By Laurie Chen
A secretive 2018 agreement between Beijing and the Vatican is on the brink of renewal, despite strident US condemnation and warnings from underground Chinese priests loyal to Rome that they have only become more marginalised since it was signed.
Newly communist China severed ties with the Holy See in 1951, forcing Catholics to choose between membership of the state-run Chinese Catholic Patriotic Association or non-sanctioned churches loyal to the Pope.
The Communist Party is officially atheist and exercises strict control over all recognised religious institutions, including vetting sermons.
The provisional deal, signed in September 2018, allowed both Beijing and the Holy See a say in appointing bishops, in an attempt to close the schism in China’s 12-million-strong Catholic community.
An announcement extending the deal is widely expected in the coming days.
But Washington has put intense pressure on the Vatican to scrap it, saying it has failed to shield Chinese Catholics from persecution.
Those that operate without the Communist Party’s blessing claim to have been targeted by authorities in recent years, pointing to the demolition of underground churches, persecution of members and pressure on their clergy to switch sides.
While some have hailed the Beijing-Vatican deal as a pragmatic compromise enabling dialogue between the two, others fear that China’s underground churches will become even more marginalised.
“The situation has not improved at all,” one underground priest in Jiangxi province told AFP.
The priest, who withheld his name over security concerns, said he had been banned by the government from carrying out church duties.
A renewal of the agreement, he said, would leave Catholics feeling “helpless and hopeless”.
‘Left behind by the times’
There was a potential sign of that pressure earlier this month, when auxiliary bishop Vincenzo Guo Xijin of the Mindong Diocese in Fujian province abruptly resigned.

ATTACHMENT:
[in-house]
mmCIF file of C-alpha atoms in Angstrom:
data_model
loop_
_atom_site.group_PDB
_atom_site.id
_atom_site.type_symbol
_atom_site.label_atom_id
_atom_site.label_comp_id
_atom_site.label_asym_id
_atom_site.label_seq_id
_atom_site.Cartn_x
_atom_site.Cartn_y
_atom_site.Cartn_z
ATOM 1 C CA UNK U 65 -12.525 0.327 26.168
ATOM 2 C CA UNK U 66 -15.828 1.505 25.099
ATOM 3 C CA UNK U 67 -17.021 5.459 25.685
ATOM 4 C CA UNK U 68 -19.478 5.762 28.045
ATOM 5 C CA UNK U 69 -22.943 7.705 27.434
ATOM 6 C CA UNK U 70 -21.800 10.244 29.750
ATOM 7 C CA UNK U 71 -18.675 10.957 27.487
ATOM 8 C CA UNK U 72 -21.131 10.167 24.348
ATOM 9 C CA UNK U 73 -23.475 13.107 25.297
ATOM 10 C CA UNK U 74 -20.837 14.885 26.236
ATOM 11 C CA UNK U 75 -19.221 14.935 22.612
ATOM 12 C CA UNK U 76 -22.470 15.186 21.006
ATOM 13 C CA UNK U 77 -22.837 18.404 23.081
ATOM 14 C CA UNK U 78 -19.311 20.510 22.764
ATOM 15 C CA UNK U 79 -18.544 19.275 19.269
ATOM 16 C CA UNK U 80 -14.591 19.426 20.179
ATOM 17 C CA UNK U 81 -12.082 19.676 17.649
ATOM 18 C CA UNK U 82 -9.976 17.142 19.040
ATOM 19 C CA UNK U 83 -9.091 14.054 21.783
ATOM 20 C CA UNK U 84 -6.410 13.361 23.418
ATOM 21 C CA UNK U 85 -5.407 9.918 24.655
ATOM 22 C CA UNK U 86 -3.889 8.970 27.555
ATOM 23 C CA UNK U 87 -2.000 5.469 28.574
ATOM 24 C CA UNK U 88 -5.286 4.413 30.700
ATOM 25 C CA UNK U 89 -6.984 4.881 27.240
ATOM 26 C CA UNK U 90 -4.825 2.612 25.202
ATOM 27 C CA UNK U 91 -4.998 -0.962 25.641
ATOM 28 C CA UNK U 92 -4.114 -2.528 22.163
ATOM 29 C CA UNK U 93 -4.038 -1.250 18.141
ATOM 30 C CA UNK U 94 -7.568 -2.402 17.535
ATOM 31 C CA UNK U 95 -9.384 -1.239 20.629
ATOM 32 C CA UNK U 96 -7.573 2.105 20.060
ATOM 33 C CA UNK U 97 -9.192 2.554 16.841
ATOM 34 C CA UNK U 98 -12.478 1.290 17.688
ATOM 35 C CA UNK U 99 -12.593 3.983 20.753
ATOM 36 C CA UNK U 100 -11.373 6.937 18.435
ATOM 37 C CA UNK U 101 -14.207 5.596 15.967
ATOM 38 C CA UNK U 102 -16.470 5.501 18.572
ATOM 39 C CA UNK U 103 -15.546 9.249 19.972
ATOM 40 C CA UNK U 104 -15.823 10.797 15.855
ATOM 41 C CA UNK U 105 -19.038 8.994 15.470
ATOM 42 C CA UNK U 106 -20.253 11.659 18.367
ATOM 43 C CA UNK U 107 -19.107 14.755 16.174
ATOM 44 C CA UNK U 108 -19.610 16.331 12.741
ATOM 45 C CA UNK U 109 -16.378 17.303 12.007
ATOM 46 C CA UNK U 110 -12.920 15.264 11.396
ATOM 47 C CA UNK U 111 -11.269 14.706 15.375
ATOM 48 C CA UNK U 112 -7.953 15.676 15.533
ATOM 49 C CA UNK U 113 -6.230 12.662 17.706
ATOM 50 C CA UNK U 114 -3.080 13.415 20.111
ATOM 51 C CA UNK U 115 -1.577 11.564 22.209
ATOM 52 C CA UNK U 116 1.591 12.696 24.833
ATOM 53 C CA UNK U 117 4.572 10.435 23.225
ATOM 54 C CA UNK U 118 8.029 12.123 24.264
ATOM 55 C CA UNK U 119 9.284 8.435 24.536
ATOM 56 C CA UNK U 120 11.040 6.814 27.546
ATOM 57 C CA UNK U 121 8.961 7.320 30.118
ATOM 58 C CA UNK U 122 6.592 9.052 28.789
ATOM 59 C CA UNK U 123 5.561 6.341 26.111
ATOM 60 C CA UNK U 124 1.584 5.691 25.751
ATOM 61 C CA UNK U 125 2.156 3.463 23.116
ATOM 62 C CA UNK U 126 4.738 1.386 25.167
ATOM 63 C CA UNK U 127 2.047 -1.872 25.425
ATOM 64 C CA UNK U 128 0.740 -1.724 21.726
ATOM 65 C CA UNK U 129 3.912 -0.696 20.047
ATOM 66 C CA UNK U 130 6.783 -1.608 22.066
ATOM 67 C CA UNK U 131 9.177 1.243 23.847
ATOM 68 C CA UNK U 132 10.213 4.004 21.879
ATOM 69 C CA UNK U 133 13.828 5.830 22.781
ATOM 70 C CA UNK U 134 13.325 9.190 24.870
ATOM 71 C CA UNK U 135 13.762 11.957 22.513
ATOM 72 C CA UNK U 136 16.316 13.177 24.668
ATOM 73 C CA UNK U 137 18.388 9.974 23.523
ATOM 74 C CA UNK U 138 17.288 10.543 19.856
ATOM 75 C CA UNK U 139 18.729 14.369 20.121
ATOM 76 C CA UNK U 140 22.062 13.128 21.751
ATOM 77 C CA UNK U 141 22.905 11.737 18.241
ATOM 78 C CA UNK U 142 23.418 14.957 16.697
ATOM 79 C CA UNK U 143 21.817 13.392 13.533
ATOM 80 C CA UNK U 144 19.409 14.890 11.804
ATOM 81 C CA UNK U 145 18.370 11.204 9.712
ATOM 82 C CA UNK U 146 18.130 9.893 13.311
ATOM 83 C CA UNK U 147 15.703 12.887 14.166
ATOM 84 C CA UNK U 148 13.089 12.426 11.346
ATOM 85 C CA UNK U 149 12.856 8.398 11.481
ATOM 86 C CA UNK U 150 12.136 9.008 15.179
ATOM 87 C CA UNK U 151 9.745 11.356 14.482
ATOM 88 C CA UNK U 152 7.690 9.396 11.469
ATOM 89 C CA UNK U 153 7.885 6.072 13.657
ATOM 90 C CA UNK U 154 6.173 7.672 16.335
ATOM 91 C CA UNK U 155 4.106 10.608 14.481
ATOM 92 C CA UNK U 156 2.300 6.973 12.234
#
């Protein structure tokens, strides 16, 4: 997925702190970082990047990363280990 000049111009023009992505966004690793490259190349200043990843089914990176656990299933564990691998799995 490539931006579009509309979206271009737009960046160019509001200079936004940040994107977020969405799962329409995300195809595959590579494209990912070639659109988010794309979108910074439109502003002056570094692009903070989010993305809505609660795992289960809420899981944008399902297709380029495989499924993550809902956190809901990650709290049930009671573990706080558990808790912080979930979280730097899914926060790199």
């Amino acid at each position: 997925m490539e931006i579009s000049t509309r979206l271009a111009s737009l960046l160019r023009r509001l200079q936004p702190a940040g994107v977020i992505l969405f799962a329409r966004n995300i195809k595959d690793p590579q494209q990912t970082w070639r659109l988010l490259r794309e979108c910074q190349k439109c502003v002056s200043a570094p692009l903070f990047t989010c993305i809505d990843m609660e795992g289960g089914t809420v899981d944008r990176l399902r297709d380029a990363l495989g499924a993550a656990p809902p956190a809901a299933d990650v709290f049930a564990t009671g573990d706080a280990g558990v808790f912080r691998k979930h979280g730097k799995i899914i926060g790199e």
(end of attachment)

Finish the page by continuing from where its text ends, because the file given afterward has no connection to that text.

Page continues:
“I’ve been left behind by the times. I cannot catch up… and do not want to become an obstacle to this era’s progress,” Guo — who has been detained by the police in the past — wrote in a letter to his congregation.
A person familiar with the matter told AFP Guo had resigned in protest after coming under pressure to join the state-run church, as the 2018 deal required bishops to do.
Other underground figures, including Bishop Augustine Cui Tai, remain detained or under house arrest.
At a recent Sunday service at the official St. Joseph’s Church in central Beijing, congregation members approached by AFP said they knew nothing about the deal.
“As a follower of Christ, I have no opinion on this,” said a woman in her thirties.
“What’s important is to be faithful to the Church, whatever happens is what the Lord allows.”
Progress or setback?
Backers of the deal argue that it was never meant to address all outstanding issues, but was an important first step and largely beneficial to Chinese Catholics.
“We are content with the agreement,” Cardinal Pietro Parolin, the Vatican’s Secretary of State, told reporters Wednesday.
“But of course, problems remain that the agreement was not intended to resolve,” he said.
Priests and dioceses in the Chinese state church did not respond to AFP interview requests.
However, one of them, Paul Han Qingping of northern Hebei province, wrote a blog post in late September supporting a renewal of the agreement.
“As the barriers… have been removed, bishops in China are now able to come together more often in collaboration and consultation in solving Church issues,” he wrote, but admitted that some unofficial clergy remain resistant.
In a key concession to the agreement, Pope Francis recognised eight bishops appointed by China without papal approval.
At least two more former underground bishops were appointed with approval from both sides, and a handful of underground bishops joined the official church this year.
“The Vatican realises the importance of working within the system to prevent further restrictions on China’s religious believers,” said Lawrence Reardon, professor of political science at the University of New Hampshire.
Critics – including retired Cardinal Joseph Zen of Hong Kong – have accused the Vatican of betraying its values to appease China.
“With the protection of this agreement, the government forced the people from the underground to join the Patriotic Association… which is objectively schismatic,” he told AFP, claiming that the underground community has “practically disappeared” as a result.
“That’s not victory, that’s a defeat – complete defeat.”